If you follow any chefs on Instagram or Twitter, you may have noticed a recent uptick of photos depicting this gold spoon, gleaming in its luxury presentation box like some sort of fairy-tale flatware. The limited-edition Gray Kunz Spoon is a 20th anniversary edition of perhaps one of the most underrated and universally used pieces of cooking equipment deployed by professionals, and now everyone from Danny Bowien of Mission Chinese Food to Underbelly chef Chris Shepherd seems to be stocking up on the gilded version. It was released last week and retails for $39, and its popularity has a lot to do with the guy who created it.
Gray Kunz, who helmed Lespinasse and Café Gray, has long since left New York — he was in Hong Kong last time we checked — became something of a legend among culinary professionals: a supremely talented chef who was seemingly disregarded by the dining public after winning everyone over with his food. (“He struck me as the first European-trained chef who really understood Asian ingredients, not just as an accent, but innately,” Ruth Reichl said. “You can’t learn this.”)
His entry-level sauce spoon, which started selling in 1994 as the ideal instrument for plating and delicately handling ingredients in a pan, for example, is now used throughout the country in finer kitchens everywhere, sometimes by the dozen. Kunz spoons handle everything from humble sausage and grits to flipping fish filets sizzling in brown butter. The new one has elicited a pretty strong reaction.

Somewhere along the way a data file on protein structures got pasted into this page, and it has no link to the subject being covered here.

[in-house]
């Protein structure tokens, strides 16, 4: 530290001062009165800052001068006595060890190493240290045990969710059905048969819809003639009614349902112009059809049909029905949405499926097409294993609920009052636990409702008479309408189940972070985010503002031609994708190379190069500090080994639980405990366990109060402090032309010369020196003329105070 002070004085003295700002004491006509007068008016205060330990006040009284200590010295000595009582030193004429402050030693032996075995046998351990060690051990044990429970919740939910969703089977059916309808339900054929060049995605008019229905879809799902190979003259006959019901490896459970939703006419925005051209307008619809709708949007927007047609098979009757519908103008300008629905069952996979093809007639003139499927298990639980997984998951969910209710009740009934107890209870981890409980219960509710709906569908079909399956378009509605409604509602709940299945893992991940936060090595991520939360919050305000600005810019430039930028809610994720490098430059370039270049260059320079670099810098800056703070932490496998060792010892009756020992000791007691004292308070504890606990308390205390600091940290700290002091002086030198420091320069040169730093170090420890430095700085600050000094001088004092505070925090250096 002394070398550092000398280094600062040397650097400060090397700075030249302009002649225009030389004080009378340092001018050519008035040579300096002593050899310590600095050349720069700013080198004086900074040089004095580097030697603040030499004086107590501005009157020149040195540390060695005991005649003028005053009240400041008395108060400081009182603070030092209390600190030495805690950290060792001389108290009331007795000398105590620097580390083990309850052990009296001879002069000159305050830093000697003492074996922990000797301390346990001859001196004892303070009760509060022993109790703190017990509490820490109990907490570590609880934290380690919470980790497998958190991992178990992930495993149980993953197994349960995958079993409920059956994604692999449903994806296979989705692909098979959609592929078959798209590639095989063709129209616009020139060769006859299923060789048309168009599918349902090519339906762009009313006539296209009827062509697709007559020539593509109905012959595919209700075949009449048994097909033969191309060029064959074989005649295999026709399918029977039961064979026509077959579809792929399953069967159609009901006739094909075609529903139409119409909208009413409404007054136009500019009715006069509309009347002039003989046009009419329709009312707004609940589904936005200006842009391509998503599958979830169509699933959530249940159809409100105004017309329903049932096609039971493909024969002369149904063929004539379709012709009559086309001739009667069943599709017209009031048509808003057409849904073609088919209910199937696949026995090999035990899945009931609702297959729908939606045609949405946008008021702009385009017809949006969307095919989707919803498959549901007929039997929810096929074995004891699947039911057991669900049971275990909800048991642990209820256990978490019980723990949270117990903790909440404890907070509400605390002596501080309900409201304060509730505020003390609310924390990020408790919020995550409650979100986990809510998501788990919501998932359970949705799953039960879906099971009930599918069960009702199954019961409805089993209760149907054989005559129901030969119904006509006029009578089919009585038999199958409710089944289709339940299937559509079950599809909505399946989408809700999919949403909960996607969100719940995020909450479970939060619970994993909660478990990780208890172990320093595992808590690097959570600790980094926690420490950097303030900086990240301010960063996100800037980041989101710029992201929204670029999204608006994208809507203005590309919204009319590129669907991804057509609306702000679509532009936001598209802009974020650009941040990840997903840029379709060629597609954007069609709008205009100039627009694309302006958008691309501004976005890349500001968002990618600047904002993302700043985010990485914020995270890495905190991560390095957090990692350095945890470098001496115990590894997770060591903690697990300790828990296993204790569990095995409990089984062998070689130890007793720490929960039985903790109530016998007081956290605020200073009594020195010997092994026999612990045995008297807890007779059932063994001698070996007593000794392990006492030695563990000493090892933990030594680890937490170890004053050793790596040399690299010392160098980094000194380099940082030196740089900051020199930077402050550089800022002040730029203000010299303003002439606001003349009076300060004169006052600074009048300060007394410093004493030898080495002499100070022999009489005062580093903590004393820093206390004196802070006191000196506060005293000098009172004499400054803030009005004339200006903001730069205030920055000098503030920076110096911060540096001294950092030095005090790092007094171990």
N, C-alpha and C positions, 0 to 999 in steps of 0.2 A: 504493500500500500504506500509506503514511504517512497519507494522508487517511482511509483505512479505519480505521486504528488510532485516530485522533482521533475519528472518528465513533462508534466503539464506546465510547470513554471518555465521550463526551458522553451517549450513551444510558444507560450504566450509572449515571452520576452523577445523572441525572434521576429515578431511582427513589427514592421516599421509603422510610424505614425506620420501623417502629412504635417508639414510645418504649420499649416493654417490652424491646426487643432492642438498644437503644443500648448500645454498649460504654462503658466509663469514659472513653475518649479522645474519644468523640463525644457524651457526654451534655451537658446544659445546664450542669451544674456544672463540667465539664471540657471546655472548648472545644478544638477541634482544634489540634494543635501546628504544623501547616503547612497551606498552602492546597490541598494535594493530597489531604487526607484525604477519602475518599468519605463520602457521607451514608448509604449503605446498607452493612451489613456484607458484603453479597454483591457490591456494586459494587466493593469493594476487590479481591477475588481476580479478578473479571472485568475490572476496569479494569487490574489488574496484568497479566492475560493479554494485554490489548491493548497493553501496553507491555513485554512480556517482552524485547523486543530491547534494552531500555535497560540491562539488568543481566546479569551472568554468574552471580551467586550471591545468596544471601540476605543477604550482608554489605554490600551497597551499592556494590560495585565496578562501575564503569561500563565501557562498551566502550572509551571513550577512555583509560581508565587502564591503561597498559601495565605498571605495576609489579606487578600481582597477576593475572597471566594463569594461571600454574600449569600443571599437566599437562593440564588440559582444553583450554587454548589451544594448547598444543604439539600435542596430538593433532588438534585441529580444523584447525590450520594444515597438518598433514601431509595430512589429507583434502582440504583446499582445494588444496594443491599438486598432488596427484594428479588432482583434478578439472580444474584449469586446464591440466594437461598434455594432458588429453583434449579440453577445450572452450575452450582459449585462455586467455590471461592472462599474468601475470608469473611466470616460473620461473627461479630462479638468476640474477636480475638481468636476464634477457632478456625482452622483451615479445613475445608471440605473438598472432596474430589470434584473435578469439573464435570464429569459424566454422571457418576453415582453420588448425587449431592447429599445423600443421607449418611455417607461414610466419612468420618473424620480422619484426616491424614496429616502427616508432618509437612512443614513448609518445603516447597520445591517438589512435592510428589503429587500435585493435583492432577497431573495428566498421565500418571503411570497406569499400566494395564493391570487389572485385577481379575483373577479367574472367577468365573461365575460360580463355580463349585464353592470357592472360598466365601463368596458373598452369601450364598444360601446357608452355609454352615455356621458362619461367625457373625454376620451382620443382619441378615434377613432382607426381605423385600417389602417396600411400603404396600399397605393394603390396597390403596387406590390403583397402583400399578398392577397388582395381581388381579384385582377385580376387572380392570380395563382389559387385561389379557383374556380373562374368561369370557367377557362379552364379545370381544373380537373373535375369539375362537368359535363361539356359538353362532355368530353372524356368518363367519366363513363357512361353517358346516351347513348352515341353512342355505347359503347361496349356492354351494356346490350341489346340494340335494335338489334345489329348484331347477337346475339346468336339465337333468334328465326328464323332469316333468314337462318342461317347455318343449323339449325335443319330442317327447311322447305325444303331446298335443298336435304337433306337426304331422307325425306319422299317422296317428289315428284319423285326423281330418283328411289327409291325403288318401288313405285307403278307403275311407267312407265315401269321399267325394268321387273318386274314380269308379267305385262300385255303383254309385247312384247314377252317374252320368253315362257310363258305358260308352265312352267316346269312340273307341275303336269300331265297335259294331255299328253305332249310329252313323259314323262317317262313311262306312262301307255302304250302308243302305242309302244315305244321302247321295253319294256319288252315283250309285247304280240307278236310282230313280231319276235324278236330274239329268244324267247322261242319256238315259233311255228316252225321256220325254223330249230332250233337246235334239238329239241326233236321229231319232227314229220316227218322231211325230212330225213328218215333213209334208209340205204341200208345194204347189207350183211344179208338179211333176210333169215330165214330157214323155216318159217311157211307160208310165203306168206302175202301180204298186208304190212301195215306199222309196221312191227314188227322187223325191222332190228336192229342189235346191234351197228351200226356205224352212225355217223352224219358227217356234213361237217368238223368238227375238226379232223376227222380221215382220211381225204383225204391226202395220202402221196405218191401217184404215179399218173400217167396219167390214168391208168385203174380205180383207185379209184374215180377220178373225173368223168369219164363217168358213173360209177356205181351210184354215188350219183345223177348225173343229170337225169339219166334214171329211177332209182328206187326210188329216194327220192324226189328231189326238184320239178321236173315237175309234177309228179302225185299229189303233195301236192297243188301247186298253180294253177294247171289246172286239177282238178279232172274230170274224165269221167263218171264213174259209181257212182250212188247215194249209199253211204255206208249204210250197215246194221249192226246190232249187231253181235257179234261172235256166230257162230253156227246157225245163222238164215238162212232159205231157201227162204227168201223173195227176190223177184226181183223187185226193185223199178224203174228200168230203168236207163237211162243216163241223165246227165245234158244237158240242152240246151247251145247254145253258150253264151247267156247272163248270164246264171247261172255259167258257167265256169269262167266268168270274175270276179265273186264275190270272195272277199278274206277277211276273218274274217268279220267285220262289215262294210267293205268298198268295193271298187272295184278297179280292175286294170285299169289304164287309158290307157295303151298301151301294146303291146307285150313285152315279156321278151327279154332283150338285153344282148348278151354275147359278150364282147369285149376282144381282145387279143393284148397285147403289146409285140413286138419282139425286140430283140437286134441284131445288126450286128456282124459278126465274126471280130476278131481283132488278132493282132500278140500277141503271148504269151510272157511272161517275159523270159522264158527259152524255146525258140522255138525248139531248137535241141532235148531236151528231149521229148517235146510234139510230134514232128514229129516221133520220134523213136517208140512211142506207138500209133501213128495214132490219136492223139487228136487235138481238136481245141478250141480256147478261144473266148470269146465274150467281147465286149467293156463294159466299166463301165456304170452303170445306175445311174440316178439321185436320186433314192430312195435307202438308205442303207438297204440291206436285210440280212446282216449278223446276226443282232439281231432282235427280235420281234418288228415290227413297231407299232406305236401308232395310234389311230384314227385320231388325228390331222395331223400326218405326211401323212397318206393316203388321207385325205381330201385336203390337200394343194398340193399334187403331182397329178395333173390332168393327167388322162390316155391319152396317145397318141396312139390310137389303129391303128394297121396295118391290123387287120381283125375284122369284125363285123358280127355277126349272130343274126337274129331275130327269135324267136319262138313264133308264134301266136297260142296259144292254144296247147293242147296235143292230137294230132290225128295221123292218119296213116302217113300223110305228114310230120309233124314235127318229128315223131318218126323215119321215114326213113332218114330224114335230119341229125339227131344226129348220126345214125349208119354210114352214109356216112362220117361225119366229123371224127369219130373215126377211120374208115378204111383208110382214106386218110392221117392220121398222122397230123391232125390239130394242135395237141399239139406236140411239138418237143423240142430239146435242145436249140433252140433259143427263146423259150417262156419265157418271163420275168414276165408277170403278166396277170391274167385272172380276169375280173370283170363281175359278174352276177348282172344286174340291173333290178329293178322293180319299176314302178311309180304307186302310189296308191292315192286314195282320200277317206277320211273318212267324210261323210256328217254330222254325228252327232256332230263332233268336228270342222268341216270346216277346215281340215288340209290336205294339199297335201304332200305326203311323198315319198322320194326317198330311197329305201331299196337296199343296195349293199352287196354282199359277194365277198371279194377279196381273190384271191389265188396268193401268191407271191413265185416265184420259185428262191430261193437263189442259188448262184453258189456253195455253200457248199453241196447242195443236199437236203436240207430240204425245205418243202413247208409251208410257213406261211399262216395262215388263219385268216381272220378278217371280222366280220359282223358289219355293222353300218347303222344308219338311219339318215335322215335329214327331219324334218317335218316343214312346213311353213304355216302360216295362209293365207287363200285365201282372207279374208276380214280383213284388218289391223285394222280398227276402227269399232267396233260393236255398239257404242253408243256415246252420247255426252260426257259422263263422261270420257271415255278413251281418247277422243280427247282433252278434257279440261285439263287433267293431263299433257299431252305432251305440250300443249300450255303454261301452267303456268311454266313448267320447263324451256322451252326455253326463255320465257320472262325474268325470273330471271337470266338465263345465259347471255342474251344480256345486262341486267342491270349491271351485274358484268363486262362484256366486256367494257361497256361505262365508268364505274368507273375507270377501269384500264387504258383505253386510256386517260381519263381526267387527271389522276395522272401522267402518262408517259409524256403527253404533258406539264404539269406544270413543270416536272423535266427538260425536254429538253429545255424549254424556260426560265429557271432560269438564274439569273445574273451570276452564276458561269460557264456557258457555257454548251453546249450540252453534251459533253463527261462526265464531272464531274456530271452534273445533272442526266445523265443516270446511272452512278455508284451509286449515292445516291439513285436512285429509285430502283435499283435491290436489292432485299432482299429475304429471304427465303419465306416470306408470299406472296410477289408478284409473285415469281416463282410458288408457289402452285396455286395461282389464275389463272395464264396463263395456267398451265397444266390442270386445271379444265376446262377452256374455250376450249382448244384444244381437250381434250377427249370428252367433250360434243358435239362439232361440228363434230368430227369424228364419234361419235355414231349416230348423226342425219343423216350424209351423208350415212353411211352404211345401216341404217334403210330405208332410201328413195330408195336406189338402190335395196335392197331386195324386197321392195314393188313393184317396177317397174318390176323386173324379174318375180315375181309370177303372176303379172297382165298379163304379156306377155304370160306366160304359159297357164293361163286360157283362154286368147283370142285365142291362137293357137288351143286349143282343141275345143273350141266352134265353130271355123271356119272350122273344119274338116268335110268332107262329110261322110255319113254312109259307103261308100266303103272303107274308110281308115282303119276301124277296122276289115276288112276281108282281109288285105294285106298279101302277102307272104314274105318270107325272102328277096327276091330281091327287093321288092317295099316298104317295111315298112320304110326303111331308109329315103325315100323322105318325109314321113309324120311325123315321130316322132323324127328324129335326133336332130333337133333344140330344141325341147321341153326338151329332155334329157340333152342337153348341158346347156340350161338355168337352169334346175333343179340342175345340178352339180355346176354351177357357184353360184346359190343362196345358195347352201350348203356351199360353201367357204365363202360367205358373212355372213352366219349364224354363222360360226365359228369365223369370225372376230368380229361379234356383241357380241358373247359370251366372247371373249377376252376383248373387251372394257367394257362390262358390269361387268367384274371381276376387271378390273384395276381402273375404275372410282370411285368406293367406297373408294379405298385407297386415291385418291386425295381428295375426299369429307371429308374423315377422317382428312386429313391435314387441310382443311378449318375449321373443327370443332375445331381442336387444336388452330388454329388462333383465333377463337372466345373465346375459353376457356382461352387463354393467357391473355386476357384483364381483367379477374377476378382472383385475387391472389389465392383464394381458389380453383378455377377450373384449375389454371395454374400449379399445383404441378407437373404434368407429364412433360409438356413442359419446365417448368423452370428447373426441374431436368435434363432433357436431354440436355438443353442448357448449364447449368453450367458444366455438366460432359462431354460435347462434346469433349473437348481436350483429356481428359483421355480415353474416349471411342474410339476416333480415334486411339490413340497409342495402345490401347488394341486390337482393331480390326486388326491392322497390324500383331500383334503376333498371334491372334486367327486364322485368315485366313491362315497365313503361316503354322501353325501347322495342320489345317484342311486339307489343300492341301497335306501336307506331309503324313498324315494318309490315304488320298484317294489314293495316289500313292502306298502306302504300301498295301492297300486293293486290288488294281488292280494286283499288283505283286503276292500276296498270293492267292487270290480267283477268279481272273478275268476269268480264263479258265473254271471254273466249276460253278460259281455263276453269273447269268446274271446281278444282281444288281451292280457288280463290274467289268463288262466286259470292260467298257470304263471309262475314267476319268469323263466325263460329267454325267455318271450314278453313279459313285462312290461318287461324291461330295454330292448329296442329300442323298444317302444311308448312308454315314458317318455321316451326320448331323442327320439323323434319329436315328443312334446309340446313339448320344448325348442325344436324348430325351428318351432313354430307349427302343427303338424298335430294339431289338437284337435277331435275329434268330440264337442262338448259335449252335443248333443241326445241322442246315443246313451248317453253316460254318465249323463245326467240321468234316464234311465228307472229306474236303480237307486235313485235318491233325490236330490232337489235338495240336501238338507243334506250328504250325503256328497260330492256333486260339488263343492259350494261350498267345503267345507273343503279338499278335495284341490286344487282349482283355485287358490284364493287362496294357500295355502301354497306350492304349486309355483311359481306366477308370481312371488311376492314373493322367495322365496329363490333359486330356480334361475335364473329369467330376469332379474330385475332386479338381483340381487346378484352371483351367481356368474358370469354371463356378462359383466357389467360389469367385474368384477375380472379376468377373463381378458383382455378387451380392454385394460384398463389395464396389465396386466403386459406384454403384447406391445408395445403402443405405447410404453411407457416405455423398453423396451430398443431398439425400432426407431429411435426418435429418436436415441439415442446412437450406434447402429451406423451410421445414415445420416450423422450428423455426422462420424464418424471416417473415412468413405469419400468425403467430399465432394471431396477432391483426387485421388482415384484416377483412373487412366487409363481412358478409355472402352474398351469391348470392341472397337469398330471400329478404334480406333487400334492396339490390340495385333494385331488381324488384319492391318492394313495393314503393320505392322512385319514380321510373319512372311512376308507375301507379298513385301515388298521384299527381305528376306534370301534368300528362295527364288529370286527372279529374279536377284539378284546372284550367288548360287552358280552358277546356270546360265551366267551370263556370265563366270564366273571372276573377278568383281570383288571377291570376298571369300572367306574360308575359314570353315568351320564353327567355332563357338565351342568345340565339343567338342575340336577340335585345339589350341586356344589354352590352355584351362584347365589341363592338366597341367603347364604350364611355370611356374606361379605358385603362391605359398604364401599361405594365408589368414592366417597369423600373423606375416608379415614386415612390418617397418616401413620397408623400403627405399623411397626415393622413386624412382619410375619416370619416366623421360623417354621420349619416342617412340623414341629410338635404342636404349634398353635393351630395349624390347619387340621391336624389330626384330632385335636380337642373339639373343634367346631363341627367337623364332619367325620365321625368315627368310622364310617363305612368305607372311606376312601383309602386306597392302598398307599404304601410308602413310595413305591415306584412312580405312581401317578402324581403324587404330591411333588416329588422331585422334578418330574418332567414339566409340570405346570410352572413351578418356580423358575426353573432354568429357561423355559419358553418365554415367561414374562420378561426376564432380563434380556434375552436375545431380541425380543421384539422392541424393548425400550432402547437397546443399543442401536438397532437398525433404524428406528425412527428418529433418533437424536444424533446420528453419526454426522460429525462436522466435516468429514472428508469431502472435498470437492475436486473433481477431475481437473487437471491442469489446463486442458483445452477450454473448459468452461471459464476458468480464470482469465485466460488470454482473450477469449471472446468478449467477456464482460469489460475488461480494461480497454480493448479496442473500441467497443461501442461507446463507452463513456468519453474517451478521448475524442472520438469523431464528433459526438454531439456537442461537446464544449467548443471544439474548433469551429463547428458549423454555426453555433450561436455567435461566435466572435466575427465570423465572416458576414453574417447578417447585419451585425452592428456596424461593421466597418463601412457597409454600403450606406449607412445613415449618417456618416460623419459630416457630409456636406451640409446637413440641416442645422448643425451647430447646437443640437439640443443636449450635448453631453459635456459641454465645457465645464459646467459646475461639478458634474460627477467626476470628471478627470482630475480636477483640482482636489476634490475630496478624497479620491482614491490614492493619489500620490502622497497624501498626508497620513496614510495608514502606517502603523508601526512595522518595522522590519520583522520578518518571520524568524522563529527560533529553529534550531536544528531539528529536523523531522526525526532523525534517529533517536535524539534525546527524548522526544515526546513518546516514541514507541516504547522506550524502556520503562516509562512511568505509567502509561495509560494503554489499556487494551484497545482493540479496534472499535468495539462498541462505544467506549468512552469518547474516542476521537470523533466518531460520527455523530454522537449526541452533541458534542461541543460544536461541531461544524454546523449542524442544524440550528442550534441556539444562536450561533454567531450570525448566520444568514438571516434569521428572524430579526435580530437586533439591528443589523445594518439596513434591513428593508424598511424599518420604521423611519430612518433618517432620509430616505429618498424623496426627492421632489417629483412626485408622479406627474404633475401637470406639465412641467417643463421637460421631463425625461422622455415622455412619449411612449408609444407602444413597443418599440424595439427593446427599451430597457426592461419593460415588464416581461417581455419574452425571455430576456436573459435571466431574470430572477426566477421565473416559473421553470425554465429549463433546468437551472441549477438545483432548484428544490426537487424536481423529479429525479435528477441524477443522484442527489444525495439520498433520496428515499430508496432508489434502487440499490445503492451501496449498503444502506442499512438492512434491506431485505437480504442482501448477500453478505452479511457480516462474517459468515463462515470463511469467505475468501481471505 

Some chefs are, of course, a no-go on the gold Kunz spoon.
Kunz spoon upgrade I’d actually want: an included tracking device for when your 7th Kunz spoon inevitably gets stolen like the first 6 did— Lazy Bear (@lazybearsf) September 4, 2014
Sorry, I like spoons as much as the next guy, but the phrase ‘gold kunz spoon’ is marketing speak for ‘sucker (chef) born every minute.’— Michael M. O’Connor (@solarfish30) September 10, 2014
I’ll pass on the overpriced, spray - coated gold Kunz spoon.
Hit me up when they start bedazzling them.— Brandon Baltzley (@BrandonBaltzley) September 4, 2014
Regardless, going to J.B. Prince to stock up on the Kunz spoon has become something of a rite of passage. That there’s now a gold one that’s gold PVD-coated, which has something to do with the condensation of gold into a vapor in a vacuum, gives the spoon an even broader continuum and adds to the legend. Plus, it’s more durable than regular old electroplating, and it apparently goes through the industrial dishwasher just fine.
Gray Kunz Spoon Limited Edition (Gold) [JB Prince]